David Harding studies poverty and inequality, urban neighborhoods, education, incarceration, and prisoner reentry. He uses both qualitative and quantitative methods. His current projects include the social and economic reintegration of former prisoners, neighborhoods and prisoner reentry, the effects of incarceration on crime, employment, and health, causal inference for contextual effects research, for-profit colleges, educational attainment, and labor market outcomes, and the role of neighborhood context in adolescent romantic relationships and sexual behavior.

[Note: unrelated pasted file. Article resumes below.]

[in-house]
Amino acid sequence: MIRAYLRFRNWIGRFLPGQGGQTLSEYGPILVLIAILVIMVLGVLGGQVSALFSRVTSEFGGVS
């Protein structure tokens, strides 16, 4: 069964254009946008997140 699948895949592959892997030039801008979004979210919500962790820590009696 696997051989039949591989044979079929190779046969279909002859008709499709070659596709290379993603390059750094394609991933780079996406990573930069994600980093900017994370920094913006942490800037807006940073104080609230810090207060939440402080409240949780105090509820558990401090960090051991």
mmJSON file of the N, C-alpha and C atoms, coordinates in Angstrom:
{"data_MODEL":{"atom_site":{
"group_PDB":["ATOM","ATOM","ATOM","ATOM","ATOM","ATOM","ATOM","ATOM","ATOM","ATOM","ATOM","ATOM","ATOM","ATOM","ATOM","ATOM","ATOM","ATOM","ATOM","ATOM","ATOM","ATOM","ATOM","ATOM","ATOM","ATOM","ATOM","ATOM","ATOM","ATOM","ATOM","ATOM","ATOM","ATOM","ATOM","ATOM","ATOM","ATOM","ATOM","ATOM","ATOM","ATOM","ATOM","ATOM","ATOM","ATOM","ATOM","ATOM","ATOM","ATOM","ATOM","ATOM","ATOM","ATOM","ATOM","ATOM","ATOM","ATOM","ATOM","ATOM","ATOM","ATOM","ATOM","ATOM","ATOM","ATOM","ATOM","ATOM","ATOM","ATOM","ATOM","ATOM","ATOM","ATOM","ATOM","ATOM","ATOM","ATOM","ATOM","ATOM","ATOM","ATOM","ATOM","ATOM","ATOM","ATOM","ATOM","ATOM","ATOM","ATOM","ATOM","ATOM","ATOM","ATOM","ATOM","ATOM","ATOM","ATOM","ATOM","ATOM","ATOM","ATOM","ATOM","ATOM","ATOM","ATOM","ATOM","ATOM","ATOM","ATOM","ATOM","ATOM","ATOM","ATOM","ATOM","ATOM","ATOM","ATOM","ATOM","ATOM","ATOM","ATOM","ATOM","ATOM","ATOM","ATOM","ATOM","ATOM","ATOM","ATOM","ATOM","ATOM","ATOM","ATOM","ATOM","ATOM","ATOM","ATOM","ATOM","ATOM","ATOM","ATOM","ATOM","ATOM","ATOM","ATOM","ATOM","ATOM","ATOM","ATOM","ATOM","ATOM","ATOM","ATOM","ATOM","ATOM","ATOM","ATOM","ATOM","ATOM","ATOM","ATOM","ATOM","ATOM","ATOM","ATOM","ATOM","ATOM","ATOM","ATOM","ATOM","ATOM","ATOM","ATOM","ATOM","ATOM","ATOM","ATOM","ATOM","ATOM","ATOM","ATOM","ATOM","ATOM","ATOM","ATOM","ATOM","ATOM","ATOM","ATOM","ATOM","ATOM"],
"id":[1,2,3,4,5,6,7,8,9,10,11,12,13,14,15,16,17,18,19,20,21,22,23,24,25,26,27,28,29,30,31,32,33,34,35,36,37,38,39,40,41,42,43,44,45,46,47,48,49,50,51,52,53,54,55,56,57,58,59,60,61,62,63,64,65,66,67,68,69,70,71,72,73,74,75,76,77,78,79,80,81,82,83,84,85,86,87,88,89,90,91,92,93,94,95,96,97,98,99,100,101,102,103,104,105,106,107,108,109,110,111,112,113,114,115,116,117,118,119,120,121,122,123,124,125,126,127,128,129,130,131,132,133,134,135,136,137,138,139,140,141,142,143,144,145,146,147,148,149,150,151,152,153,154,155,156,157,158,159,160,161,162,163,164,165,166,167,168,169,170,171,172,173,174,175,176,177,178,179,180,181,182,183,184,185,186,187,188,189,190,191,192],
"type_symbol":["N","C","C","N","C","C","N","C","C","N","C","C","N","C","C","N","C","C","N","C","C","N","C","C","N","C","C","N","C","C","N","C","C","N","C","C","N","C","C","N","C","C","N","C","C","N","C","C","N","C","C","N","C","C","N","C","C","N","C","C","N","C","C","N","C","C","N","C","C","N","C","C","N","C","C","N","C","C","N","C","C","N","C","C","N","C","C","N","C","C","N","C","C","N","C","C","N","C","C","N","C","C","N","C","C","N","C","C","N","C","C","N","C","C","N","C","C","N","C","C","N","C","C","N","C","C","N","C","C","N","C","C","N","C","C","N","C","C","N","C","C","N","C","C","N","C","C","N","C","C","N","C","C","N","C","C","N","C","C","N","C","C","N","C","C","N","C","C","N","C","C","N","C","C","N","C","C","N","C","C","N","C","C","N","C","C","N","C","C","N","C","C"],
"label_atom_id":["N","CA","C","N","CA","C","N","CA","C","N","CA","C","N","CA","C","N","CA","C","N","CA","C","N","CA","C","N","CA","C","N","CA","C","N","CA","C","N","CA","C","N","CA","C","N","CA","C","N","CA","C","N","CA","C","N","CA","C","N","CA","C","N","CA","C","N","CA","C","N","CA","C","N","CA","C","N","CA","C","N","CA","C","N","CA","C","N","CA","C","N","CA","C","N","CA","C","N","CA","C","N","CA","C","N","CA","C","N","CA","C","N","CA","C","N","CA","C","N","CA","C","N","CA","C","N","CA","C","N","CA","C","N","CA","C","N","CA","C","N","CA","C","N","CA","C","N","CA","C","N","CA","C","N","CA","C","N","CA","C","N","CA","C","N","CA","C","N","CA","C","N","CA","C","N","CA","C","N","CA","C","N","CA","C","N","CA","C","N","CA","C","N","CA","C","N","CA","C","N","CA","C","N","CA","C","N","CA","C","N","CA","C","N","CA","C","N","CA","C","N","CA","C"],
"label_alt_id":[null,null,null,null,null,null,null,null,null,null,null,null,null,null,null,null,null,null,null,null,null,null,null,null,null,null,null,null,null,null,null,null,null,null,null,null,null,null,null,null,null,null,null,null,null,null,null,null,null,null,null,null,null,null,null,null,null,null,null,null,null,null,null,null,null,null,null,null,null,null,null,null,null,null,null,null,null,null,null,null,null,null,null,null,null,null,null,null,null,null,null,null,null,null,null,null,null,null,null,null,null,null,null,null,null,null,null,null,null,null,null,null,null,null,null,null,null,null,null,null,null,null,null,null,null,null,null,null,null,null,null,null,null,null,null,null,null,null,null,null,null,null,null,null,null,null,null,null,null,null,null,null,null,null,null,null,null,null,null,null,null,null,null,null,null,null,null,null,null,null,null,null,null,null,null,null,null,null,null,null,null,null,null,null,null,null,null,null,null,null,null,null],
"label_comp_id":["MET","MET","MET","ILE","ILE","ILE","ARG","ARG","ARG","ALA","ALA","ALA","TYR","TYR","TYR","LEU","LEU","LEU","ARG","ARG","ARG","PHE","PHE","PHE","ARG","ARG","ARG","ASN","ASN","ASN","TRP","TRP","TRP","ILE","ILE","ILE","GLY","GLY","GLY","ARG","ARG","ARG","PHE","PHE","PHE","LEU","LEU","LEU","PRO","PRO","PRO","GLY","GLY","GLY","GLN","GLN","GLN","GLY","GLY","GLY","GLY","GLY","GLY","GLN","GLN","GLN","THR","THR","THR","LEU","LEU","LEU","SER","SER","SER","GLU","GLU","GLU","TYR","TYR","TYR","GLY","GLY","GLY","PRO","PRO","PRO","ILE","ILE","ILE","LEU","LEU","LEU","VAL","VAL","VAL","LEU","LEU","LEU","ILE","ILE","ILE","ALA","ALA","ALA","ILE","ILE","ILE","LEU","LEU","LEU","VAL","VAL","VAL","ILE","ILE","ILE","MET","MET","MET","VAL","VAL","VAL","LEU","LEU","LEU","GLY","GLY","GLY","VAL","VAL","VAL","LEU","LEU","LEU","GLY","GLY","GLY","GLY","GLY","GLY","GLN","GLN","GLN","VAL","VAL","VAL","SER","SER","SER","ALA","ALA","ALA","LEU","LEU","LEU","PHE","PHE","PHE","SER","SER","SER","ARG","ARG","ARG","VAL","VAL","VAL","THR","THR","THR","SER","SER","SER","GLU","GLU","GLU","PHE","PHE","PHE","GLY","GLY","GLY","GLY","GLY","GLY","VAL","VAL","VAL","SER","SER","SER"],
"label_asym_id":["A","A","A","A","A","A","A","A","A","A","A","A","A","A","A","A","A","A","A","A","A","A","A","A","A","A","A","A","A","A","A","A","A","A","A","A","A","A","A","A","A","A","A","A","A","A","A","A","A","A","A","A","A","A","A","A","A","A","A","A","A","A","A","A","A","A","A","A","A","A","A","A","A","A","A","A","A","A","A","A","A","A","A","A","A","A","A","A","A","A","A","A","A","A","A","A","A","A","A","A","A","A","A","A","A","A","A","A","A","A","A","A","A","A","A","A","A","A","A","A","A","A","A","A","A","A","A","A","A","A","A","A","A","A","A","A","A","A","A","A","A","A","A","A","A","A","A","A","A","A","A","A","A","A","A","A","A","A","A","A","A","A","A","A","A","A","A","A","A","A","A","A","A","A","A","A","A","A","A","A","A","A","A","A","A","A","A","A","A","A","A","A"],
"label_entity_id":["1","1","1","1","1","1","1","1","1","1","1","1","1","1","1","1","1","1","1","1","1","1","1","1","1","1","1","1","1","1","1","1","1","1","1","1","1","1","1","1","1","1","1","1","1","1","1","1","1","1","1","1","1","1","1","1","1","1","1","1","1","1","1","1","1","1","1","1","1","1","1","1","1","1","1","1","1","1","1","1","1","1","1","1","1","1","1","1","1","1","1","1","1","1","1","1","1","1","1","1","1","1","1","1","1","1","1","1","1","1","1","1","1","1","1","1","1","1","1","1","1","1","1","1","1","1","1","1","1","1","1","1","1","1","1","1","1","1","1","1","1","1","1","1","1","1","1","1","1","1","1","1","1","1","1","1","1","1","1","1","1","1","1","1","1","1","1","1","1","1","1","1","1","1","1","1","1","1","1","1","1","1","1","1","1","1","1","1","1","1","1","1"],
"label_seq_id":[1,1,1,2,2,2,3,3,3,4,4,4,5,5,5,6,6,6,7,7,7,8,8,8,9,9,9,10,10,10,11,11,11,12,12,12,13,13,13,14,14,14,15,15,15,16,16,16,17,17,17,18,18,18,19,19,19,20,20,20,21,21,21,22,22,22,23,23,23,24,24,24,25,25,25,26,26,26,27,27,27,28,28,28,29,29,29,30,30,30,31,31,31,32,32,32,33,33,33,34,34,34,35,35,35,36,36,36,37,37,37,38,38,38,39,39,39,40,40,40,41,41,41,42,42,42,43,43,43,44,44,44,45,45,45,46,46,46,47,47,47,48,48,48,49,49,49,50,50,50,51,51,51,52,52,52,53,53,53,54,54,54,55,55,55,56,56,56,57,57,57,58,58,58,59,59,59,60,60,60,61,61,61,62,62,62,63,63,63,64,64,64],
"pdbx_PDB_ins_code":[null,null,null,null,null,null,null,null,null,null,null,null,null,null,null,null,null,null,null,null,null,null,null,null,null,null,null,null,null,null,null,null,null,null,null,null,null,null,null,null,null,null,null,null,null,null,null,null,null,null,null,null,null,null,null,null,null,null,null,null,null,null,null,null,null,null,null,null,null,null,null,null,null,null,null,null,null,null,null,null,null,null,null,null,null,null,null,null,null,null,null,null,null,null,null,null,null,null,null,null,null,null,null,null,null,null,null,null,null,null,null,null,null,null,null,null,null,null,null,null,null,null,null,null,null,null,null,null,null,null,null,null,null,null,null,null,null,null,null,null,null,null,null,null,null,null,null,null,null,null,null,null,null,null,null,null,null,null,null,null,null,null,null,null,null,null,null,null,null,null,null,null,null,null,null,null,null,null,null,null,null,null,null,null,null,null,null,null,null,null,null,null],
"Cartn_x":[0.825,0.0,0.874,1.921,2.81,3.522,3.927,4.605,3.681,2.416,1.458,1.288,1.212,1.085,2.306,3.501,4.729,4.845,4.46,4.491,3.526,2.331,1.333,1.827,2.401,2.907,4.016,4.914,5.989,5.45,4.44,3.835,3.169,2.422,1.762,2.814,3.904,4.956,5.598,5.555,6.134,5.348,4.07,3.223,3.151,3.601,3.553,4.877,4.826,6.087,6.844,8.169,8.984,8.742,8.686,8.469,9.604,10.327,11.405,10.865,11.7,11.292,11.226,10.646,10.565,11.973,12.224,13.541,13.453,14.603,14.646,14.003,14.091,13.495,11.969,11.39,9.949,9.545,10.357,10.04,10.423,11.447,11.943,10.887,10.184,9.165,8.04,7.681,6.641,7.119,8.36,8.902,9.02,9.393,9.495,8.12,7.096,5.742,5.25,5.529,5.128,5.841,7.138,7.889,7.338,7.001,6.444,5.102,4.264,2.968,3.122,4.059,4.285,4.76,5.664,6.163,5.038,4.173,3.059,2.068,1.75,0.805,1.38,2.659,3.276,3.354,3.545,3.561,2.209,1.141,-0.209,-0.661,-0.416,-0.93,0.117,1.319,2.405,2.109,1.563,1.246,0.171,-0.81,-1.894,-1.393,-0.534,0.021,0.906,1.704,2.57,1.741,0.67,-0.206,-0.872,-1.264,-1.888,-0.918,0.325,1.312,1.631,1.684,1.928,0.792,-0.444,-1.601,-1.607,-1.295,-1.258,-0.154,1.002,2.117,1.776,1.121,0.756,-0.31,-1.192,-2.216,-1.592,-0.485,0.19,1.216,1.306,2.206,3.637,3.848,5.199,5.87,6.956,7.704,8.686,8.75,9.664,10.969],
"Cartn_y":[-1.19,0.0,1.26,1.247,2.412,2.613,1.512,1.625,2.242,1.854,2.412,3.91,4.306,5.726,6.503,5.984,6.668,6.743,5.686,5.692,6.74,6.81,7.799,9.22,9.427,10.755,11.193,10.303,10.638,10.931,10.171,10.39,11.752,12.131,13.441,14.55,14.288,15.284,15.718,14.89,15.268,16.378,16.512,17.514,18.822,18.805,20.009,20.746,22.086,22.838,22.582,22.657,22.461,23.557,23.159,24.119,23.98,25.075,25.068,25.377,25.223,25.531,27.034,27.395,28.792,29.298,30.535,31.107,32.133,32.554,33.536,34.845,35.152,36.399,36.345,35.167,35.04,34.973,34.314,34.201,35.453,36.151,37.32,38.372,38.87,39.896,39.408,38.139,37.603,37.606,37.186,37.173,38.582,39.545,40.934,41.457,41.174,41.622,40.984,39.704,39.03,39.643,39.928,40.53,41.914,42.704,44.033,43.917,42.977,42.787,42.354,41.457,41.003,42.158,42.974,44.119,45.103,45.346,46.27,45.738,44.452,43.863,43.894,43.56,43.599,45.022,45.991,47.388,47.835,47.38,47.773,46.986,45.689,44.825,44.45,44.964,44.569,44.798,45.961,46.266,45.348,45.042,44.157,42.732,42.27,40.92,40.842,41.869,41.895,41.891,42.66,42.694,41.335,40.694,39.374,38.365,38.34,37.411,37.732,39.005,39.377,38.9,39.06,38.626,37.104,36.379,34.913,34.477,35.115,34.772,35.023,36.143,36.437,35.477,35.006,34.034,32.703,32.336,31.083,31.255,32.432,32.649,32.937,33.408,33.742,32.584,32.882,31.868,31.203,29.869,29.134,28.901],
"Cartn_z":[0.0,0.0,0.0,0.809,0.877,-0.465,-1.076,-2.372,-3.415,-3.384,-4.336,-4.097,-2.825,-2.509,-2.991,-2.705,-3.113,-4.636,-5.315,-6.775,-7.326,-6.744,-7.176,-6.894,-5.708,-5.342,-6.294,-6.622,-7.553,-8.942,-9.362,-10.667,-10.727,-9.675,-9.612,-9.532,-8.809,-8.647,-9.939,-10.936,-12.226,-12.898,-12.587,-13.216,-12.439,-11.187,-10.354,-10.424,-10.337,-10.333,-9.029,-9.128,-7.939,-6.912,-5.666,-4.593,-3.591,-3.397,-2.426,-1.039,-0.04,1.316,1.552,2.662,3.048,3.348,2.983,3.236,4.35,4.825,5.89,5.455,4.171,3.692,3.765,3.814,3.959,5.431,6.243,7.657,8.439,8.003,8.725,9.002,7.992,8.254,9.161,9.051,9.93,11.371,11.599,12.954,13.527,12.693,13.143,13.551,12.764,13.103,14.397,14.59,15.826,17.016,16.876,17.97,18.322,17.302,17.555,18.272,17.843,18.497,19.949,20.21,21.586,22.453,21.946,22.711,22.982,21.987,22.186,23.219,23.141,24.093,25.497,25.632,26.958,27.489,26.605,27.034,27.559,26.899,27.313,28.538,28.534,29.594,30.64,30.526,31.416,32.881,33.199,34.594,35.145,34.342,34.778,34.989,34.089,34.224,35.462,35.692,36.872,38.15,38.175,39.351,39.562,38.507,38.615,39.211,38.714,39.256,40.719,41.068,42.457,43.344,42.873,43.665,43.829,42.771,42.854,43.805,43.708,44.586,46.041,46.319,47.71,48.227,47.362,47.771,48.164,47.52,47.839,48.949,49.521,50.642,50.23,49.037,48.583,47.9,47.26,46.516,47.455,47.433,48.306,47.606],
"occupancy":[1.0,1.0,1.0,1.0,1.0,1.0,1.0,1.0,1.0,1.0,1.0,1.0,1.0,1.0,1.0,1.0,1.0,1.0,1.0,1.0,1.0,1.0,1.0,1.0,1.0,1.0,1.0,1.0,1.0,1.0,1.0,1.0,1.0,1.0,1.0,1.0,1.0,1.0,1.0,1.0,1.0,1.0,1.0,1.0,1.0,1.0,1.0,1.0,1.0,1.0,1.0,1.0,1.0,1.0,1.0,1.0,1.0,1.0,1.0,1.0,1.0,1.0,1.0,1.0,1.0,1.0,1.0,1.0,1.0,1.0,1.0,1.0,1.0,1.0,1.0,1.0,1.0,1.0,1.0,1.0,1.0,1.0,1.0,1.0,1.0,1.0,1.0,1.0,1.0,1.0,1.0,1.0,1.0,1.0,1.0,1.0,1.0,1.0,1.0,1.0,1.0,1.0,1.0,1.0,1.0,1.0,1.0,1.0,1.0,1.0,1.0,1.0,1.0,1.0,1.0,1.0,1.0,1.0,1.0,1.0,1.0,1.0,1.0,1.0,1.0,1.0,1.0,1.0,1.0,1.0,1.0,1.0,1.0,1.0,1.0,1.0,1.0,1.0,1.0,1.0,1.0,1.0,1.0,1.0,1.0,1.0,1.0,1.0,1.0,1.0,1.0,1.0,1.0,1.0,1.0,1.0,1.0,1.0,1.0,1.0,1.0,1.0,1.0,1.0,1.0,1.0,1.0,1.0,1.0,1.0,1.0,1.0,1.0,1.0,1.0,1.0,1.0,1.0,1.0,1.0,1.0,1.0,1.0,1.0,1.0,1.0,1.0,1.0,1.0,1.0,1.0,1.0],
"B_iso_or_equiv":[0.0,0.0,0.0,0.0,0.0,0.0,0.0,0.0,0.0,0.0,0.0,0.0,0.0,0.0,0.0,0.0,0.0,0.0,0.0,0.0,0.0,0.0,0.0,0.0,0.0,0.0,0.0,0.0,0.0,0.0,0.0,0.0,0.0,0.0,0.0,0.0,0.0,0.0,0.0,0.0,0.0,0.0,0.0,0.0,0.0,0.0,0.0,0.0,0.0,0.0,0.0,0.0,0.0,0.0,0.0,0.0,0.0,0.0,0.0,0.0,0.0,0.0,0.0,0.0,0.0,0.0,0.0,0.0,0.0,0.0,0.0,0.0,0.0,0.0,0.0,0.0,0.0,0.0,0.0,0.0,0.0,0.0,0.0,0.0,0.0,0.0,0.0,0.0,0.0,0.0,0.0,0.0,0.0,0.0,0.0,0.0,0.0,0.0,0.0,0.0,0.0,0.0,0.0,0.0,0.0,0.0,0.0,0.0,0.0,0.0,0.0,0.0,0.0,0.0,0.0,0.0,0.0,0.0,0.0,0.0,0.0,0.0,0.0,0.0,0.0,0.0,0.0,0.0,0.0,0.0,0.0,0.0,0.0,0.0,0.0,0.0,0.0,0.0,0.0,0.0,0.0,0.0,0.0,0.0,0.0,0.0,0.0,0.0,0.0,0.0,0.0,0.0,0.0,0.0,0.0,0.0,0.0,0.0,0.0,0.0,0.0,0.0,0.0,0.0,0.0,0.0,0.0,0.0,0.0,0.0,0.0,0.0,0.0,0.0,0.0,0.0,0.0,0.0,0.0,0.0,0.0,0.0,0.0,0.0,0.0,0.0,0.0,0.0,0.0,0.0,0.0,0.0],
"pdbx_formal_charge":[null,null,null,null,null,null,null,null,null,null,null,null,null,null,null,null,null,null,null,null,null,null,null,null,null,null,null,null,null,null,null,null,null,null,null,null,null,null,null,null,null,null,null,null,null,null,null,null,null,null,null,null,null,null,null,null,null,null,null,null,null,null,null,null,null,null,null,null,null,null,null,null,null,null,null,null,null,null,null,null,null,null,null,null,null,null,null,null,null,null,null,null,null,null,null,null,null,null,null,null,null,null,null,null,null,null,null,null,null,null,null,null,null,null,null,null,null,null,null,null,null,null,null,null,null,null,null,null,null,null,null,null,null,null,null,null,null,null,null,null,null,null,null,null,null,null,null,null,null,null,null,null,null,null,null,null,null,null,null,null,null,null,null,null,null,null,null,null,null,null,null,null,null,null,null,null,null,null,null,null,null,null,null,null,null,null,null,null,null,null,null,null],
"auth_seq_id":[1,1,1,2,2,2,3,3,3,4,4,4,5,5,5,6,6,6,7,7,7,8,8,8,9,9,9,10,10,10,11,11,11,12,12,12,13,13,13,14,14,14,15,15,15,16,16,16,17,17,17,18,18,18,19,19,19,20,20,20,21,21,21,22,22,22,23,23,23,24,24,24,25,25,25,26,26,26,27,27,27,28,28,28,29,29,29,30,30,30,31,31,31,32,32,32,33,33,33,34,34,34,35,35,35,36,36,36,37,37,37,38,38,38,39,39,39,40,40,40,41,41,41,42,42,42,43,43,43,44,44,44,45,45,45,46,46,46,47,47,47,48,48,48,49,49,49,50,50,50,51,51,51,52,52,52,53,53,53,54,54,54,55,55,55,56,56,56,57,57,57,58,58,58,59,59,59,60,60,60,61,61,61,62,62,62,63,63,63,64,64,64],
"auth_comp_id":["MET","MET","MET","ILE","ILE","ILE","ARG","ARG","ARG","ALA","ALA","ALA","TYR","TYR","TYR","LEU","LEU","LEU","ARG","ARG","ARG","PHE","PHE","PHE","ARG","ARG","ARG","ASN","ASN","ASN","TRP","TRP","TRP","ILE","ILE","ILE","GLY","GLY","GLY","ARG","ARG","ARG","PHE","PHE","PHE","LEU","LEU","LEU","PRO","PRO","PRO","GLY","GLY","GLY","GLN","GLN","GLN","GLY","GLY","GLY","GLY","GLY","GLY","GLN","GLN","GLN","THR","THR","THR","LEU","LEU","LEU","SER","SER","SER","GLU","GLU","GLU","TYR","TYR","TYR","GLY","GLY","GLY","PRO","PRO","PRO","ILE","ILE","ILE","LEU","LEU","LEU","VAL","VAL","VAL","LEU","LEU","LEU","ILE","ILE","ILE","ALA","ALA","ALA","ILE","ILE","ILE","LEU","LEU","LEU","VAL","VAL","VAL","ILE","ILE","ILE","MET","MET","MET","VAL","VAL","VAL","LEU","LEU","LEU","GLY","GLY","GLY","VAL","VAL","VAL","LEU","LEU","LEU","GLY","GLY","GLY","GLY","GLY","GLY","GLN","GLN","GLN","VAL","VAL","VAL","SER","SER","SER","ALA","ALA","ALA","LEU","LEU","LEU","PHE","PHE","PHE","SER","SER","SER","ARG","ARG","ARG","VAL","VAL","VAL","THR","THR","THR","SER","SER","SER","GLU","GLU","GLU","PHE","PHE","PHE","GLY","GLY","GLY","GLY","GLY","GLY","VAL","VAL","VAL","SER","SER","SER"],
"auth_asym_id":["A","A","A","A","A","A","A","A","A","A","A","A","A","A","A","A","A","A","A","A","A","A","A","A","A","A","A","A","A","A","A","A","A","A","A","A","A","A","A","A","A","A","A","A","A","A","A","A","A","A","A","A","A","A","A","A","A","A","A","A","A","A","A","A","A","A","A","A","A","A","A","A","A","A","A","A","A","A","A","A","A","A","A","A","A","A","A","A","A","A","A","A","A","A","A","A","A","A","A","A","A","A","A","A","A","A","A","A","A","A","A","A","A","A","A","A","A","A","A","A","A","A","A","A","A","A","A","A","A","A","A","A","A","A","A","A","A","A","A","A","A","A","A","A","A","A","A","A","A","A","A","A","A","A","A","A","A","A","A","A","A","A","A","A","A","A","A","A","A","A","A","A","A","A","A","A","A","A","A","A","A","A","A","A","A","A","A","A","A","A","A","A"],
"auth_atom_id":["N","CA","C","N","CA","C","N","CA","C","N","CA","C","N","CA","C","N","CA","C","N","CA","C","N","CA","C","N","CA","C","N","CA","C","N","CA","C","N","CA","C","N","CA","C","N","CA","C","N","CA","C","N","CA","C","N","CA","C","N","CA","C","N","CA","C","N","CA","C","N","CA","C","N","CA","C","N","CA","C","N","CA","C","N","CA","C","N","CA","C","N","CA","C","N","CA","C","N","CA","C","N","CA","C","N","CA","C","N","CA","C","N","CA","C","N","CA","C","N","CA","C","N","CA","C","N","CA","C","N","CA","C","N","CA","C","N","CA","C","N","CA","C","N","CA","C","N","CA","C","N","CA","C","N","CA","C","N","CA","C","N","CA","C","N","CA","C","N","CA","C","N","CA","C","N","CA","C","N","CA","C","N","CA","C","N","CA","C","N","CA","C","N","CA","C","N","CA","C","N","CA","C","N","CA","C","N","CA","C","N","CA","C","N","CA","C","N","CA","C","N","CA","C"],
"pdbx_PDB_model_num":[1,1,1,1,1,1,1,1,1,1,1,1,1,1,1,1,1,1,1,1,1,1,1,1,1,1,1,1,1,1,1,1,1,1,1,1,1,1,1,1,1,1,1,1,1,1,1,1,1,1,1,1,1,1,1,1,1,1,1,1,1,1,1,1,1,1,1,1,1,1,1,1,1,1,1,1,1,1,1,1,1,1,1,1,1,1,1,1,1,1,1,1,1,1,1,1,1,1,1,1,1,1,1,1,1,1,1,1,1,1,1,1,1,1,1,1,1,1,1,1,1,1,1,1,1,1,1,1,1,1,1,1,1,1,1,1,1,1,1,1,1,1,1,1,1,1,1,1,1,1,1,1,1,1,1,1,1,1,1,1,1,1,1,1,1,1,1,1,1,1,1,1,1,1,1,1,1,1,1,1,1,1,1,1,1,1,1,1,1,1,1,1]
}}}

Claude S. Fischer is Professor of the Graduate School in Sociology. He arrived at Berkeley in 1972 with an undergraduate degree from UCLA and a Ph.D. from Harvard. Most of his early research focused on the social psychology of urban life—how and why rural and urban experiences differ—and on social networks, both coming together in To Dwell Among Friends: Personal Networks in Town and City (1982).